Password-protected cold storage or not, I’m still not sure that I would feel comfortable carrying around large amounts of crypto in my pocket. But considering that many investors do that already with wallets that are much less secure, the FINNEY is indeed a better option.

Native Crypto Exchange

In addition to a cold storage wallet, the FINNEY features an in-app token conversion service (TCS) that allows users to seamlessly exchange any of the crypto tokens supported by the device without entrusting them to a third-party wallet. Sirin itself will act as the liquidity provider — meaning that users will be exchanging funds with the company itself, not a third-party crypto exchange — and conversion rates will be pulled from CoinMarketCap. A Sirin representative told CCN that users will have to submit to local KYC/AML regulations before they can trade using the TCS, though it’s not clear exactly how this process will be handled.

One could see this service proving popular among casual investors, attracting a similar audience to Changelly and ShapeShift. However, convincing a crypto-curious friend or relative to purchase a $999 device to ease their entry into the market seems like a tough sell. Given that the FINNEY is most likely to appeal to crypto “power users,” many device owners might be familiar enough with cryptocurrency exchanges that they would prefer to use those platforms over the on-device conversion service. That’s particularly true since — at least at launch — the service only supports three cryptocurrencies: bitcoin, ethereum, and Sirin Labs Tokens.

Moreover, a growing number of crypto hardware wallets already offer users the ability to use Changelly, ShapeShift, or another token conversion service from within the device’s wallet portal. While these third-party apps charge service fees, they support a much wider range of assets than the Sirin TCS does — at least at launch.

In short, the FINNEY crypto conversion service is a useful feature, but it’s not clear how much of a selling point it will be to the device’s target market.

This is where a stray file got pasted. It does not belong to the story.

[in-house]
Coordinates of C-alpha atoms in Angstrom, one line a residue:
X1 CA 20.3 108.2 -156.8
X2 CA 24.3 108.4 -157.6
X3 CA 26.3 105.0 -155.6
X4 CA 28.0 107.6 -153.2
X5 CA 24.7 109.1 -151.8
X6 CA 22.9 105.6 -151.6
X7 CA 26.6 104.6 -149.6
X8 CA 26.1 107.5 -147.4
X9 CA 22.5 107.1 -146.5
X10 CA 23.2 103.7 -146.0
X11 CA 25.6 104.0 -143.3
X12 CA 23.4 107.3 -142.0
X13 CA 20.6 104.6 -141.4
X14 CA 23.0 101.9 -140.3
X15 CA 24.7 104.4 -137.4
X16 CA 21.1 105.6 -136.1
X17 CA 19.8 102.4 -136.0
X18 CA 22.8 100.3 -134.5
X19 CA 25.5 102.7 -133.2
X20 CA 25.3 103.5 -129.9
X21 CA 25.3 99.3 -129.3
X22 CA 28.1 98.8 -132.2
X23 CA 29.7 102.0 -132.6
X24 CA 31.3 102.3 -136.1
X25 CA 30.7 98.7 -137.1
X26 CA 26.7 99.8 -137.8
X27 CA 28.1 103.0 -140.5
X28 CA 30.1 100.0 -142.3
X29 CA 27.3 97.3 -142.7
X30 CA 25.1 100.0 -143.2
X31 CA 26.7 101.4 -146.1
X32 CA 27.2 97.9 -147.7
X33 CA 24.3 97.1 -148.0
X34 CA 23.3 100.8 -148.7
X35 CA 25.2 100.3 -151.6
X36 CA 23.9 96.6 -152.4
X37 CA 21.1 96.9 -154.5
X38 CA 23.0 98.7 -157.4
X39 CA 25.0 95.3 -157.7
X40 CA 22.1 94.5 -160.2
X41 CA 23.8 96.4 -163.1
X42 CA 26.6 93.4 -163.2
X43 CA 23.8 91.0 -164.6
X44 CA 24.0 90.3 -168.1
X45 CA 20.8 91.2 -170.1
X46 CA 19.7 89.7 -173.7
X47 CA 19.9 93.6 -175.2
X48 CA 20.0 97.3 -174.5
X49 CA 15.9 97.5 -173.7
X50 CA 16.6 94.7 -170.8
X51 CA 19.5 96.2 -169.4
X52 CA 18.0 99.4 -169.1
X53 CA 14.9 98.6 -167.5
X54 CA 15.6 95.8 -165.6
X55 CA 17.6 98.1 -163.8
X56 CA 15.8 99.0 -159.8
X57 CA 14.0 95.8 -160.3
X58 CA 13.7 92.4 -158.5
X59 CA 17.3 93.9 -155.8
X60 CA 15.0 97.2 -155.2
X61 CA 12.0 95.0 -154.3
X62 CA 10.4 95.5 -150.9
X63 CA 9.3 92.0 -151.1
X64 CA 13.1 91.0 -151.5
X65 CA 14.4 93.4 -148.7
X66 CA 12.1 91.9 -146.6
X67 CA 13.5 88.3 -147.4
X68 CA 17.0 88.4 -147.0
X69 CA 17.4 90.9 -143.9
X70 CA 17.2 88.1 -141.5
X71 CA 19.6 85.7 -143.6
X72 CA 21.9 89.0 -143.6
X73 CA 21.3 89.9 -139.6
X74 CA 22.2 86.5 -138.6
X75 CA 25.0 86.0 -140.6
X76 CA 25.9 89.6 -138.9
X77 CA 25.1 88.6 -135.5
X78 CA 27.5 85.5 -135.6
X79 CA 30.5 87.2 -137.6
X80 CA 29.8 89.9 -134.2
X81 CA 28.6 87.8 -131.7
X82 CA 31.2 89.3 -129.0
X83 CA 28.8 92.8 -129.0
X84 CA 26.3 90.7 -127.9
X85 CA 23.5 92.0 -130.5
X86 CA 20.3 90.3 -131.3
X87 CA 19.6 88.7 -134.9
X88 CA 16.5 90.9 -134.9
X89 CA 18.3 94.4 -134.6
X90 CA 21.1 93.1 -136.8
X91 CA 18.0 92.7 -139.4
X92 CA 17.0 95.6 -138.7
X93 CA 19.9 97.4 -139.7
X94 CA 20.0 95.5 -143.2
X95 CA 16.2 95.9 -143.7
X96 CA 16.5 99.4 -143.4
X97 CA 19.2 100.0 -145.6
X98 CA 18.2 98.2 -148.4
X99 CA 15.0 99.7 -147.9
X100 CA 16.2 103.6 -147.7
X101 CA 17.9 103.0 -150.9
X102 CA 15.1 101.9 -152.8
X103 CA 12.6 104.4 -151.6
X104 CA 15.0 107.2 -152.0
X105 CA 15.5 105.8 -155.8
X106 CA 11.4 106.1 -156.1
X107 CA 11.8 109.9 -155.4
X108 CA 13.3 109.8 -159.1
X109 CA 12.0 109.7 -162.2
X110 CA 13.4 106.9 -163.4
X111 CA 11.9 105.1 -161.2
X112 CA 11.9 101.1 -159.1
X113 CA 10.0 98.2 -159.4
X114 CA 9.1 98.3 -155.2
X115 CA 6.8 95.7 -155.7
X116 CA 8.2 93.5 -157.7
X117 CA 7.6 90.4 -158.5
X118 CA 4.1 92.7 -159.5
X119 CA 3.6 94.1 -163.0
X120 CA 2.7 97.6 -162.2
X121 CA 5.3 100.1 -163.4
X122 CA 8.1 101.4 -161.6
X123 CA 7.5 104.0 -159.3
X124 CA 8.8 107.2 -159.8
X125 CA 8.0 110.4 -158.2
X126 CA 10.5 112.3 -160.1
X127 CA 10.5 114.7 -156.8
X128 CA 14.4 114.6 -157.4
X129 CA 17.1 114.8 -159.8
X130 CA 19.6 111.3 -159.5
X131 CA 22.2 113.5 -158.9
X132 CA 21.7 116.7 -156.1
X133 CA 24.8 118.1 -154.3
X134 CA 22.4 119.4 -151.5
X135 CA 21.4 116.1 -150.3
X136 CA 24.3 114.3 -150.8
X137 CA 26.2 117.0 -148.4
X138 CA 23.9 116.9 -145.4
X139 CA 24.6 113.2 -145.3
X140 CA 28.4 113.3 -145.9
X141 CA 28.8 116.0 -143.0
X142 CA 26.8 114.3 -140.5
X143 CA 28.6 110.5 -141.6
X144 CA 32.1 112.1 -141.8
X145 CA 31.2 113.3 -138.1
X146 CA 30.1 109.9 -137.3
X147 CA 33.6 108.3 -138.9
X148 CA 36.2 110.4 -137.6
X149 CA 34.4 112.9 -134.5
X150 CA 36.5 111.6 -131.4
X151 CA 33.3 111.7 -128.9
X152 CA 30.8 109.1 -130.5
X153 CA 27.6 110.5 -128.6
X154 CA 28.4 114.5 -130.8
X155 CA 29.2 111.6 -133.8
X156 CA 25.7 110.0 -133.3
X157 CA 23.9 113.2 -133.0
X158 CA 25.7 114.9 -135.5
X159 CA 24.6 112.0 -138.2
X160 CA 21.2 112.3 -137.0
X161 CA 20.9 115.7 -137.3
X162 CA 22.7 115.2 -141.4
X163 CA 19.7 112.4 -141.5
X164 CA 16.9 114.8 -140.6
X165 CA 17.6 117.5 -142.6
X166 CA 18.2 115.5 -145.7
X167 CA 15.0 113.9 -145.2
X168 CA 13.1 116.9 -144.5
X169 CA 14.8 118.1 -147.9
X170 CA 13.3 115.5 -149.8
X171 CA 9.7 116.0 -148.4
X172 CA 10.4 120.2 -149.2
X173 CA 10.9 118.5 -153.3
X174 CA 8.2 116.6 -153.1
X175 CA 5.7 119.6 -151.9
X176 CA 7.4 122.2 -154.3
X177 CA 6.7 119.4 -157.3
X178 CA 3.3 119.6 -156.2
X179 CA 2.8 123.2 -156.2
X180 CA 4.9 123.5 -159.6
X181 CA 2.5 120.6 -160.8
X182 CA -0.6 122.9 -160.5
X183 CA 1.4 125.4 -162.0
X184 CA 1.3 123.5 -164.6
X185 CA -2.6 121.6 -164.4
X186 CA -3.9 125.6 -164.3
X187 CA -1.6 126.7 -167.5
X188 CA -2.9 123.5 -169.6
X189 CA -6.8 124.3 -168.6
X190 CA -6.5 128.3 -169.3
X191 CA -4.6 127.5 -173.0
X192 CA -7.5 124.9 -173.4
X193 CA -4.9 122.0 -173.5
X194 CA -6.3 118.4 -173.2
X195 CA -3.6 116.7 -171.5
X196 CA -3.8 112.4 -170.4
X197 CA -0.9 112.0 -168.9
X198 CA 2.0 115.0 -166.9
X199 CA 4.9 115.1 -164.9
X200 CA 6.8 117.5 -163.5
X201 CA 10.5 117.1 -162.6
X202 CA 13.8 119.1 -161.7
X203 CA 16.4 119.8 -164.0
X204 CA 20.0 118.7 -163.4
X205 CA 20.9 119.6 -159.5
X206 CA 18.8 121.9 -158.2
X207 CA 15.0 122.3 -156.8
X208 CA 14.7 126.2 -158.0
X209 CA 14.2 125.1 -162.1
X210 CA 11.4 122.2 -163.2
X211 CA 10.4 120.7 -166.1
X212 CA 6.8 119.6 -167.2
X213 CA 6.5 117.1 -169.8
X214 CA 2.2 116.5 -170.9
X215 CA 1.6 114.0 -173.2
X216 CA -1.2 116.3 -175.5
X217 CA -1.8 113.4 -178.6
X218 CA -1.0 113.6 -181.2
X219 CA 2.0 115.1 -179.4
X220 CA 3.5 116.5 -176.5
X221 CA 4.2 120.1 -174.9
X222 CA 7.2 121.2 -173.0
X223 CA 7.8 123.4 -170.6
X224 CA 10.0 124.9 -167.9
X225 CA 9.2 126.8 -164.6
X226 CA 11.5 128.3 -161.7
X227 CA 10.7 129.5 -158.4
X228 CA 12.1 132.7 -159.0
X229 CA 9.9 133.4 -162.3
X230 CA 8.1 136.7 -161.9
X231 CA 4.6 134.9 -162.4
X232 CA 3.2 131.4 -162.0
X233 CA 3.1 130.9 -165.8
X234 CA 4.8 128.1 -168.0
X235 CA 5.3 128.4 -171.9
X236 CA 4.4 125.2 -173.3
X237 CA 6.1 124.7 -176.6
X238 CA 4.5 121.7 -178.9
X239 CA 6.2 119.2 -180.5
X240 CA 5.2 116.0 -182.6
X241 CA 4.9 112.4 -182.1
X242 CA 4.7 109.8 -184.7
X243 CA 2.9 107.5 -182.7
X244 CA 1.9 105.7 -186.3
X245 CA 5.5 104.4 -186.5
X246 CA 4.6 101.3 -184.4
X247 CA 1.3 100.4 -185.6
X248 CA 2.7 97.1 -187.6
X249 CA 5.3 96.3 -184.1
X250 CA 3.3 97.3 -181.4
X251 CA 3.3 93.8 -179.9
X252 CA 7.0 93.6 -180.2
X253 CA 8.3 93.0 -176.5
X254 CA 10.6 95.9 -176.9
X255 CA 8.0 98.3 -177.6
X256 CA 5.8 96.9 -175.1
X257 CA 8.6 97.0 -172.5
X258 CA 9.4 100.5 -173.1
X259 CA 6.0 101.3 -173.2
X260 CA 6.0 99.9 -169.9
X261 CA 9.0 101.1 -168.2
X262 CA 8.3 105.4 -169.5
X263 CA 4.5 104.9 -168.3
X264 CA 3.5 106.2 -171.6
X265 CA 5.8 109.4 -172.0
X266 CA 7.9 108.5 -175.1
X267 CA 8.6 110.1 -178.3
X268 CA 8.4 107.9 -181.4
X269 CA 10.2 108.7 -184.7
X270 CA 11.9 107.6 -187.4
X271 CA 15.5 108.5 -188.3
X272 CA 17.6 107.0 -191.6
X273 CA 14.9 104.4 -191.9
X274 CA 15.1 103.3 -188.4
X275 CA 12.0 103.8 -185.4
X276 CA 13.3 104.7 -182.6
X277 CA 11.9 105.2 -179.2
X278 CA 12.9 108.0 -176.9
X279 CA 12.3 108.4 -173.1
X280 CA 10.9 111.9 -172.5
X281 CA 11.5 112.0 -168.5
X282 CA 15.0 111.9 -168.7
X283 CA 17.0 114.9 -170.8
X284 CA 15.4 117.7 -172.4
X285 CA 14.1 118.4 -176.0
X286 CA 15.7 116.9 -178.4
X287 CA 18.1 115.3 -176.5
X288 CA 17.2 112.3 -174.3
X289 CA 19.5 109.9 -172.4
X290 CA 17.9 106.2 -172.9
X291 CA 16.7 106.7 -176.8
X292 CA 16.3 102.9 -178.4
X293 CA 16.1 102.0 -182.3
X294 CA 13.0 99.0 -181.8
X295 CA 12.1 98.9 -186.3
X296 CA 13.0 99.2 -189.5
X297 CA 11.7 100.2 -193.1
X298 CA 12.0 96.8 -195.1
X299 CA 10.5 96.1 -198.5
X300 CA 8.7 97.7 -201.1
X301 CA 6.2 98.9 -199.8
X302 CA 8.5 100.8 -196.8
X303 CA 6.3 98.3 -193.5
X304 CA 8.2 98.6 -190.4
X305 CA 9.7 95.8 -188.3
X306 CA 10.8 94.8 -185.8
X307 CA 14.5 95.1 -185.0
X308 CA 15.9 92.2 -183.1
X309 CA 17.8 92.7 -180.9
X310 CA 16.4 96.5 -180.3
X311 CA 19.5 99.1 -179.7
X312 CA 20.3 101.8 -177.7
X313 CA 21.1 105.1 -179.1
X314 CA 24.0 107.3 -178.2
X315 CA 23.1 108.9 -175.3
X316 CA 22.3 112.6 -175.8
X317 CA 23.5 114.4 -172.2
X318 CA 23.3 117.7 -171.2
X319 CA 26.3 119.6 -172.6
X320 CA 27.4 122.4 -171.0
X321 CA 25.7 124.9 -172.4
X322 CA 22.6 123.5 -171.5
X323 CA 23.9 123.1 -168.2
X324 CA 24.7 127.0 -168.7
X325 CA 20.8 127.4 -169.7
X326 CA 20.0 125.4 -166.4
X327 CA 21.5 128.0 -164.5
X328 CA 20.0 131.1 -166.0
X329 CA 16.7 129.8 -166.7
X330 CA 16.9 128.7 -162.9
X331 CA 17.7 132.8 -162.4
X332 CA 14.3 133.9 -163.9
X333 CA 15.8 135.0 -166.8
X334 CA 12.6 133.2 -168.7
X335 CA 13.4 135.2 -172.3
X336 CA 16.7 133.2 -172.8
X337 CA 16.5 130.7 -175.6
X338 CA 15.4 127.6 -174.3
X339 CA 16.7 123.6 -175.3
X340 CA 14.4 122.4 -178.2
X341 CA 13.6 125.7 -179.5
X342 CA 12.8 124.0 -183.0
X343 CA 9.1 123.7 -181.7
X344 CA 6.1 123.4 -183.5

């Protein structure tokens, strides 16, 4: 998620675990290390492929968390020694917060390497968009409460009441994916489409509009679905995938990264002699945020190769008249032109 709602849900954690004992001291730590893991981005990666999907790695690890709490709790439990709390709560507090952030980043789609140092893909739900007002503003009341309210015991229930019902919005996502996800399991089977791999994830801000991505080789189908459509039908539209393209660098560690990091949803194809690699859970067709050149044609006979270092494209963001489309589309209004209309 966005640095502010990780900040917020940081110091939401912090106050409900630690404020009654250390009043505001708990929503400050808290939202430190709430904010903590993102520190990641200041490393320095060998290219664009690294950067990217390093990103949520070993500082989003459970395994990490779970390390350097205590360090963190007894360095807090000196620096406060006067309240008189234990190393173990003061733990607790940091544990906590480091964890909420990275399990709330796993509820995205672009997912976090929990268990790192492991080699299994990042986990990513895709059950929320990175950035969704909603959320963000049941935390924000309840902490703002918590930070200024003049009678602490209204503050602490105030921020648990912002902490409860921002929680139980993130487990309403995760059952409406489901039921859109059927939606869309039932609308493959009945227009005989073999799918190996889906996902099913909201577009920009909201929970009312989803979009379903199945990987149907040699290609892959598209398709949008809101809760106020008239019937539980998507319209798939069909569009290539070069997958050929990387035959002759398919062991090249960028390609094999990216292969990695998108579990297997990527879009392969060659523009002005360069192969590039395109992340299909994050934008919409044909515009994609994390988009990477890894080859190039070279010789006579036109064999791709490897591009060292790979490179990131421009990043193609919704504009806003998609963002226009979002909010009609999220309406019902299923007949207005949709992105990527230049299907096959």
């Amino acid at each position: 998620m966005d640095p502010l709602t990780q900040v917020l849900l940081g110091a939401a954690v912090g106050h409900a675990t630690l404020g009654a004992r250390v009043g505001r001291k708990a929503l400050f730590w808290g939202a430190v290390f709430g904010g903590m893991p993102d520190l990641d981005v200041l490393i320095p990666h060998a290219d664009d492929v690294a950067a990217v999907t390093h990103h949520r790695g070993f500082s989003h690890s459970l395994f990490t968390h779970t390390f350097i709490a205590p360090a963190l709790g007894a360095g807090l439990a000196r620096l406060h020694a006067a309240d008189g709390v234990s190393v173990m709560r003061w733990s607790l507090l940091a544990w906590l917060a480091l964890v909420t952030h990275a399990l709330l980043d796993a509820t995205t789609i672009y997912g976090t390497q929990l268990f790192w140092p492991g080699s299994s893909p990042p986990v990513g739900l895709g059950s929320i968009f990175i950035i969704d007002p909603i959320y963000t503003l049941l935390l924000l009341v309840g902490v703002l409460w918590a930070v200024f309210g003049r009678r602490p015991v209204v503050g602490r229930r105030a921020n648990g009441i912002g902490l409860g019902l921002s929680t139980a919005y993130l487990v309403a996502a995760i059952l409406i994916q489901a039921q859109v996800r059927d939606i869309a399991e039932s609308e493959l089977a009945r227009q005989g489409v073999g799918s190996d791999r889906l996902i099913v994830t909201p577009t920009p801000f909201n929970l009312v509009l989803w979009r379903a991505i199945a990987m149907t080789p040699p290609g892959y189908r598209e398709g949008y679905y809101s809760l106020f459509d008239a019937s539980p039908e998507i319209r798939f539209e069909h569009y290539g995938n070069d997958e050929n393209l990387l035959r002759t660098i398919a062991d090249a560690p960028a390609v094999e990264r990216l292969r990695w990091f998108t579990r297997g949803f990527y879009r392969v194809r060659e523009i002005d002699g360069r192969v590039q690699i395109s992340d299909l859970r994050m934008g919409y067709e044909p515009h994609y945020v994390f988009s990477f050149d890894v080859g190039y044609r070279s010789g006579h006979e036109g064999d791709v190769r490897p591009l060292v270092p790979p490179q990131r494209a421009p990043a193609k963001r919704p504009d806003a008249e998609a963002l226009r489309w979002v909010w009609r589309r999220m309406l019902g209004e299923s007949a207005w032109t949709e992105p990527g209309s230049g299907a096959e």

On-Device DApp Store

sirin labs finney
FINNEY dApp Store | Photo: Josiah Wilmoth/CCN

The FINNEY also features a native decentralized application (dApp) store and browser, called dCENTER, which seeks to make dApp usage more mobile-friendly and reduce the friction associated with onboarding. At present, the dApp browser is only compatible with Ethereum, though a representative said that Sirin plans to add support for other blockchains in future OS updates.

Considering that, for all their hype, almost no one is using dApps, the FINNEY dApp store could encourage more users to try out these blockchain-native applications.

The dCENTER further includes a “learn and earn” program through which dApps and other crypto startups can pay FINNEY owners to watch video advertisements, as well as airdrop tokens to their crypto wallets.

Sirin Labs founder and co-CEO Moshe Hogeg touted this feature for its ability to help recoup users for the initial cost of the device. After joking that he had wanted to sell the FINNEY for $1.00, he said that, at launch, the device comes pre-installed with more than $300 worth of advertising and airdrop incentives and that he hopes that future incentives will make the phone to pay for itself.

Of course, attempting to cash out those airdropped funds could cause some headaches come tax time, and, unfortunately, that is one aspect of the crypto experience that the FINNEY is not able to simplify.